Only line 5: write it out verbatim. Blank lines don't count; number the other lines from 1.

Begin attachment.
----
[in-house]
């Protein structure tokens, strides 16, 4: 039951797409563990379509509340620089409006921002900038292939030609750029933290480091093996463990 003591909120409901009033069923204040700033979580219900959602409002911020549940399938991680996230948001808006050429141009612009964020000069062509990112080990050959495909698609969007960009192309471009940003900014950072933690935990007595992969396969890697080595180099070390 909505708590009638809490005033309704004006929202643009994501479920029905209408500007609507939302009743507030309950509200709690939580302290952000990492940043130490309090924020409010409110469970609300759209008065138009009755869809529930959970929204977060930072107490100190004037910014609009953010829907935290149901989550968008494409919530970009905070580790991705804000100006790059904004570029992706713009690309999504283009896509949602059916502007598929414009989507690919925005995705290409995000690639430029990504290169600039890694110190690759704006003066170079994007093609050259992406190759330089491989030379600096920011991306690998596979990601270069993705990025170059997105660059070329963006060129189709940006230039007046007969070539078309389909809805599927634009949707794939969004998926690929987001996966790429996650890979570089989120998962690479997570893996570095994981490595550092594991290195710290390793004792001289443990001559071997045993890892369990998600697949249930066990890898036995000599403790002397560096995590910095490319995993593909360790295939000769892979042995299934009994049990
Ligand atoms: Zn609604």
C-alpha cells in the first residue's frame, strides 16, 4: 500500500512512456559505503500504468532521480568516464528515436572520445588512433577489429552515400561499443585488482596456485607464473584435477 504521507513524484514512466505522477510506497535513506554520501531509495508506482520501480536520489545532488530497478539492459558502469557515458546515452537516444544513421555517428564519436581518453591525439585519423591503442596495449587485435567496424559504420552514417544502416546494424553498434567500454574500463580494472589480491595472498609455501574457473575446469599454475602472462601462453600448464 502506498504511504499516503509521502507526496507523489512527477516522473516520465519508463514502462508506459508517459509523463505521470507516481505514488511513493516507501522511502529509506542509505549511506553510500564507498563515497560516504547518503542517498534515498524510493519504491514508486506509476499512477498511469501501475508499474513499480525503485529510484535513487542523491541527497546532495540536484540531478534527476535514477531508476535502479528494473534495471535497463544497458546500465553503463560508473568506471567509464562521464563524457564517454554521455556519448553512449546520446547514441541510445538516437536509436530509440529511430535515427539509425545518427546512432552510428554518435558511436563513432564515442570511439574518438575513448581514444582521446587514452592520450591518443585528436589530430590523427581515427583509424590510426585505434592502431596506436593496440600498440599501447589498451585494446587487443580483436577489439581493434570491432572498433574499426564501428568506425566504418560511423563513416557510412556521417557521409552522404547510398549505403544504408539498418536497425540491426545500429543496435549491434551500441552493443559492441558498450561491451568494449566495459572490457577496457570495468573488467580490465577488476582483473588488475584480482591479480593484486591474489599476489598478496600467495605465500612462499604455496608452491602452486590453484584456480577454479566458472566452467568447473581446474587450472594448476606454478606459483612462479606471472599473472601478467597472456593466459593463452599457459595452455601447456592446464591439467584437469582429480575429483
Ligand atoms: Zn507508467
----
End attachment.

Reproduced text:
Ligand atoms: Zn507508467